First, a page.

Childhood Apraxia of Speech (CAS)
Childhood apraxia of speech (CAS) is a motor speech disorder characterized by difficulty
with motor planning for speech production. Children with CAS may have difficulty
saying sounds and words because their brain has difficulty planning and coordinating
the movements of the lips, tongue, jaw, and other articulators. A child with CAS
usually knows what they want to say, but they struggle to say it due to difficulty
with planning and coordinating the speech movements. Muscle weakness or paralysis
is not a characteristic of CAS. Some children with CAS have little or no functional
speech, whereas other children are verbal but have problems with intelligibility.
If you suspect CAS, your child should be evaluated by a speech-language pathologist
(SLP) with specialized knowledge and experience. The SLP will assess your child’s
oral-motor skills, speech sound development, and other speech characteristics such
as the melody or prosody of speech (for example, timing and stress). The SLP will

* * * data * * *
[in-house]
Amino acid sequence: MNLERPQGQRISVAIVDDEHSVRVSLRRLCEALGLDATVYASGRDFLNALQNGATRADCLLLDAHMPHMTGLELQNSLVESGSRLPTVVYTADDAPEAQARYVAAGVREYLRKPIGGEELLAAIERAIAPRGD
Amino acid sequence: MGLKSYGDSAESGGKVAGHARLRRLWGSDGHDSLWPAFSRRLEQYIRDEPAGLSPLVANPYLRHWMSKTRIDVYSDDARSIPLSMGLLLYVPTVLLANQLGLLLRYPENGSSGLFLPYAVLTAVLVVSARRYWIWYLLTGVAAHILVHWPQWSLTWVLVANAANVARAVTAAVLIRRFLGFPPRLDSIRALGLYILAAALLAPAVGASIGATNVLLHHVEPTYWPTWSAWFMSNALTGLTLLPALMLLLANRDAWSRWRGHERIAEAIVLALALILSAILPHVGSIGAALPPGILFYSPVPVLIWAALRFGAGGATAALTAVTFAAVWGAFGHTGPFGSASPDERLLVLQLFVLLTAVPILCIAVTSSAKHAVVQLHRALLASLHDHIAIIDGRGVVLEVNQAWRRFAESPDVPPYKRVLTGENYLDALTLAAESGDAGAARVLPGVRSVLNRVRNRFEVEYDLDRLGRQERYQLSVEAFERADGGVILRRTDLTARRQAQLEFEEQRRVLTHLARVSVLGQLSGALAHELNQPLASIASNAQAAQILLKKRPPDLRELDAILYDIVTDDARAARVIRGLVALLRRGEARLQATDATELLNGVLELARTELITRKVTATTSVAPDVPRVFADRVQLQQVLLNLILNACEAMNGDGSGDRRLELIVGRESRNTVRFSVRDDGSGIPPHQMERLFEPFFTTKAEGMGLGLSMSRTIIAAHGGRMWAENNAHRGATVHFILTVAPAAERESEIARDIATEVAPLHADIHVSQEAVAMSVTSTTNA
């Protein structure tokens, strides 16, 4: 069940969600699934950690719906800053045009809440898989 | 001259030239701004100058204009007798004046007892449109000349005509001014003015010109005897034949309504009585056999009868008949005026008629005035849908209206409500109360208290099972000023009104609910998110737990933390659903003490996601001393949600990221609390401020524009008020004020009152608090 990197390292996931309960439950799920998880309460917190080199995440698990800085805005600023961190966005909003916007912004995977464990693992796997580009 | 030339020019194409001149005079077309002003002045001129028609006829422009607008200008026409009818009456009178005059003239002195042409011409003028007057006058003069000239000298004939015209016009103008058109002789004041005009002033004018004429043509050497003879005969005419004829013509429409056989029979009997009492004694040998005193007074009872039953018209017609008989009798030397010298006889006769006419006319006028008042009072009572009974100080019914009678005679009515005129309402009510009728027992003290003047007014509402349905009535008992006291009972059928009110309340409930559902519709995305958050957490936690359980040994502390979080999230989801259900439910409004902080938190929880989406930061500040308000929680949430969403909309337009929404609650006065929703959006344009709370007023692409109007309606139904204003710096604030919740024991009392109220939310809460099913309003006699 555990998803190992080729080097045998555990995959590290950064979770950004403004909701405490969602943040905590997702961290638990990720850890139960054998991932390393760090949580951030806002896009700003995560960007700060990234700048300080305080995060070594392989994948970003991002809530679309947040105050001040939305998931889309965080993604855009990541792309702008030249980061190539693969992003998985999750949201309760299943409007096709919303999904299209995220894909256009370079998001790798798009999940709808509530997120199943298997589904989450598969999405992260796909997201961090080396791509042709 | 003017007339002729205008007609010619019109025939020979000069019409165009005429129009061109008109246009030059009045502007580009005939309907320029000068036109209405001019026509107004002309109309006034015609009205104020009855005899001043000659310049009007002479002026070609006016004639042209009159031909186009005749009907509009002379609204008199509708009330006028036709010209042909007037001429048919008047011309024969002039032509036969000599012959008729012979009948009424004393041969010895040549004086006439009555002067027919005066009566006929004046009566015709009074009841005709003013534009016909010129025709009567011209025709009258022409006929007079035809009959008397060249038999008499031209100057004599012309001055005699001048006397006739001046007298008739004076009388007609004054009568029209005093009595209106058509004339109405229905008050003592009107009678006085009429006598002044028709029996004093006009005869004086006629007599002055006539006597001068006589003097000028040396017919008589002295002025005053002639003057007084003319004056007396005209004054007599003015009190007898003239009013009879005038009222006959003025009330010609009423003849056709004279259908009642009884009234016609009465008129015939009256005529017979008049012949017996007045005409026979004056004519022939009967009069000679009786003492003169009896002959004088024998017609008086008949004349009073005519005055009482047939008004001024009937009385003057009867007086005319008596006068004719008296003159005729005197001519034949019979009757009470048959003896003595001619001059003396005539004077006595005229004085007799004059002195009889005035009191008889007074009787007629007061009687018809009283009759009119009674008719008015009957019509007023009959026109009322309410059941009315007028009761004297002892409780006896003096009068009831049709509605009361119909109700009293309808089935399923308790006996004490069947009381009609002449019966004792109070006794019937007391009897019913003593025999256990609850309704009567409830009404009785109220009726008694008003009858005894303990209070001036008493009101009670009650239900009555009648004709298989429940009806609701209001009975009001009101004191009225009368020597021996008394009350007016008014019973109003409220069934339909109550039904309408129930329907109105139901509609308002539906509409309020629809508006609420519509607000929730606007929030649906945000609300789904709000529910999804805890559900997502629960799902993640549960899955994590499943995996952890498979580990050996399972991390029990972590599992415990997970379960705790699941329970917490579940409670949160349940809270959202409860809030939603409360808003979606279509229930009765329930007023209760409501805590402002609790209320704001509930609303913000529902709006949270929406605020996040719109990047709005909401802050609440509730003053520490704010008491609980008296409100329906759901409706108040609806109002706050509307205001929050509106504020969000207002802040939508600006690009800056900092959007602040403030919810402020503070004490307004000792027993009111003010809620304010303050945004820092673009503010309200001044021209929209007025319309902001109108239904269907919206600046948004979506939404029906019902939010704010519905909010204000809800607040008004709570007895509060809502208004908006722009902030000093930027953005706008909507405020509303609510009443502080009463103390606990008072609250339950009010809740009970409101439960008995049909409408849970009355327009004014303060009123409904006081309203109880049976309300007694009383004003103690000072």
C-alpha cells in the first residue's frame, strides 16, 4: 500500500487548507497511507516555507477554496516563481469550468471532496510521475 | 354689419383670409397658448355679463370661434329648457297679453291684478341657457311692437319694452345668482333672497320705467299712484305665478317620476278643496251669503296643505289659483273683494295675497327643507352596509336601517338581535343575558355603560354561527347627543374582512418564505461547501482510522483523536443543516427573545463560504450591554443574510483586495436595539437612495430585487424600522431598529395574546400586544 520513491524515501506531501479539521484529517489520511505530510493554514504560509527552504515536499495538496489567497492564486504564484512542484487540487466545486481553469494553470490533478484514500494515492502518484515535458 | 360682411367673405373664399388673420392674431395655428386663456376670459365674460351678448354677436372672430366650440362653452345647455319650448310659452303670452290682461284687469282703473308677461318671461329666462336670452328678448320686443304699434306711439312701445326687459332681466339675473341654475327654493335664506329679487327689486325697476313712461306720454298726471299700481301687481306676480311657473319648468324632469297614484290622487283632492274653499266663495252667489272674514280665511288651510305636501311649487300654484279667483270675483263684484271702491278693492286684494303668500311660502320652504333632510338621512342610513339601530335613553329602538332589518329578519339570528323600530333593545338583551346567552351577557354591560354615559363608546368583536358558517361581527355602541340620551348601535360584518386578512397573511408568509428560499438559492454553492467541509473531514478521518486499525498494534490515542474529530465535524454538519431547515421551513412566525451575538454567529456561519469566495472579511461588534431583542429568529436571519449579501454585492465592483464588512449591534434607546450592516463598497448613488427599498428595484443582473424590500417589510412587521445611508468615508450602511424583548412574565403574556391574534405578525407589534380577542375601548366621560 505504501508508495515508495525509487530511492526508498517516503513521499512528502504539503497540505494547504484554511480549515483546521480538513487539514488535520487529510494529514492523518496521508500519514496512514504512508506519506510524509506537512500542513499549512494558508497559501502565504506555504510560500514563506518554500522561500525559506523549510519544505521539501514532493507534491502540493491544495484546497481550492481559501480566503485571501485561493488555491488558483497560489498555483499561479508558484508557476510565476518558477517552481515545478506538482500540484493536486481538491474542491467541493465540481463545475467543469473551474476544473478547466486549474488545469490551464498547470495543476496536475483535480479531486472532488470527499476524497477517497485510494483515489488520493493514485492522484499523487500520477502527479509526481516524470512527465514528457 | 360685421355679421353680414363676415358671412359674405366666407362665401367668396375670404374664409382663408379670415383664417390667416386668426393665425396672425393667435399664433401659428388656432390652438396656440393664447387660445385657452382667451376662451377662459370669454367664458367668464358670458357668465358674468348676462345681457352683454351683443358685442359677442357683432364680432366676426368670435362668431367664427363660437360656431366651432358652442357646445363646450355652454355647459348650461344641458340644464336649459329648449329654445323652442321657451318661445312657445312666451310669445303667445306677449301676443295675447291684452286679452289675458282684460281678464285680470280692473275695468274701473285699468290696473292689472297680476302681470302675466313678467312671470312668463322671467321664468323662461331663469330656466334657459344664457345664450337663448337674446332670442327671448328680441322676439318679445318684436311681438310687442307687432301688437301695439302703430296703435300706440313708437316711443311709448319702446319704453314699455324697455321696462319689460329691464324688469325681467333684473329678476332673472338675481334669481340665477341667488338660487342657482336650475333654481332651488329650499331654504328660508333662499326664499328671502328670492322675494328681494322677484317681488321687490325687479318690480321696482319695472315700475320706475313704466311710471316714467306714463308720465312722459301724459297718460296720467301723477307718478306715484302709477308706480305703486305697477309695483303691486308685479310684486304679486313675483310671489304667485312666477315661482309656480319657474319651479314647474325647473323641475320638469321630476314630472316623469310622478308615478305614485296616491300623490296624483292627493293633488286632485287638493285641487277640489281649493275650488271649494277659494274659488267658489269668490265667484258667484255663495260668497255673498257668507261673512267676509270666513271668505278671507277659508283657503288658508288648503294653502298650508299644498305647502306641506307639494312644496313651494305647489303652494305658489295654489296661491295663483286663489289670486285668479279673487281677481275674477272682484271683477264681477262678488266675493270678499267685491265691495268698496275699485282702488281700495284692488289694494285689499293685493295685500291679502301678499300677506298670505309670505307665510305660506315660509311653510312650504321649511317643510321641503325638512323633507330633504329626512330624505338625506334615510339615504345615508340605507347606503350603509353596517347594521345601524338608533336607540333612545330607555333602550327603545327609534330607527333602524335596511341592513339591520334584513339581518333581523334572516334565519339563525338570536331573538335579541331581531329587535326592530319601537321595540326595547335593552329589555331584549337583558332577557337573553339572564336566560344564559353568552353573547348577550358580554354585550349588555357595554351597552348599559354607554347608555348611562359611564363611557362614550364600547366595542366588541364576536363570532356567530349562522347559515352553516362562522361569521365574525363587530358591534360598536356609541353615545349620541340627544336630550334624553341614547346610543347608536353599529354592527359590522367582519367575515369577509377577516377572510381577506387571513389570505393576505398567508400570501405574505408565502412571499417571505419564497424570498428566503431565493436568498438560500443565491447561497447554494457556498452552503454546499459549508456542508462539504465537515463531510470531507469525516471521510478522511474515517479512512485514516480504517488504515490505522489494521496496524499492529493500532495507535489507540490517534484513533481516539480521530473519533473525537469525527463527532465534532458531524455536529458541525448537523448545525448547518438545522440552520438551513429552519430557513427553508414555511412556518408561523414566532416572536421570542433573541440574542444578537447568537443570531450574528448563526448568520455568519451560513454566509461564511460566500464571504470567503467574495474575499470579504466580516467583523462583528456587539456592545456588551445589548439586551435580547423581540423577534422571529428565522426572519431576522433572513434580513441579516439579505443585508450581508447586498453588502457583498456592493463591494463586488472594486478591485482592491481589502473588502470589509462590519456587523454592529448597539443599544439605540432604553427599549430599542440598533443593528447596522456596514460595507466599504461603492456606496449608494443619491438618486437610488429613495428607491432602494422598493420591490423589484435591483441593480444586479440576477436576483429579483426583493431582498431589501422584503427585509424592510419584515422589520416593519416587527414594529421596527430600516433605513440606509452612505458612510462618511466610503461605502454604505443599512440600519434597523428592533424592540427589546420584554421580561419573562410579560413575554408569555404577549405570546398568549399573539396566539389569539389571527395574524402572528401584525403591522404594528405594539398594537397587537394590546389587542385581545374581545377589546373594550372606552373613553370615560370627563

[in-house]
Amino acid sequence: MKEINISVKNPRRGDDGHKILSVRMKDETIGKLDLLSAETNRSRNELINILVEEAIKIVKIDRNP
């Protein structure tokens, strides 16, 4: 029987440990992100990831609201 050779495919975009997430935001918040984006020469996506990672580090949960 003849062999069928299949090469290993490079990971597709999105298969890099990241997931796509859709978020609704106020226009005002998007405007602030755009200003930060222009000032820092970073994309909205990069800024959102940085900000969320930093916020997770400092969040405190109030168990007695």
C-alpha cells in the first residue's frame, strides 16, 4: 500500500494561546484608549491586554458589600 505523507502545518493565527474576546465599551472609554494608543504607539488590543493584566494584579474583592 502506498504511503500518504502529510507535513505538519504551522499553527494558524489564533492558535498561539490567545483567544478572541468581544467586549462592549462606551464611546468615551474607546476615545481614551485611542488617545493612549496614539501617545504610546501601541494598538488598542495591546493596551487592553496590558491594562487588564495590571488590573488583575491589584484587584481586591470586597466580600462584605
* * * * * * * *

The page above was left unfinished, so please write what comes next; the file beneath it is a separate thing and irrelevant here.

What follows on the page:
look for signs of motor weakness, which is not a sign of CAS but can help in making
or ruling out the diagnosis. They will pay particular attention to how your child
coordinates and sequences speech sounds in speech and non-speech activities (for
example, blowing bubbles). For very young children or children with very limited
verbal speech, it may be difficult to determine if they have CAS. The SLP may also
evaluate your child’s language skills as part of the evaluation to determine if they
can understand more than they can produce. A child who is suspected of having CAS
should also have an audiological evaluation to rule out hearing problems.
Associated Developmental and Learning Issues
CAS can result problems getting wants and needs met. This may make the child and
family frustrated. CAS can also make it hard for children to be independent, make
friends, or play with other children. Children with CAS are at risk for problems
with reading and writing.
Children with CAS tend to do better with intense, frequent, individual speech therapy.
Treatment focus is on planning, sequencing, and coordinating for the production of
speech. Multi-sensory feedback has been found be helpful, including visual, tactile
(touch), and auditory cues. The SLP may recommend other ways to help your child communicate,
such as gestures, picture boards, or computerized communication devices (augmentative
and alternative communication).
How Many People Have CAS?
Currently, there is little data available on the prevalence of CAS.
We usually do not know the exact cause of CAS.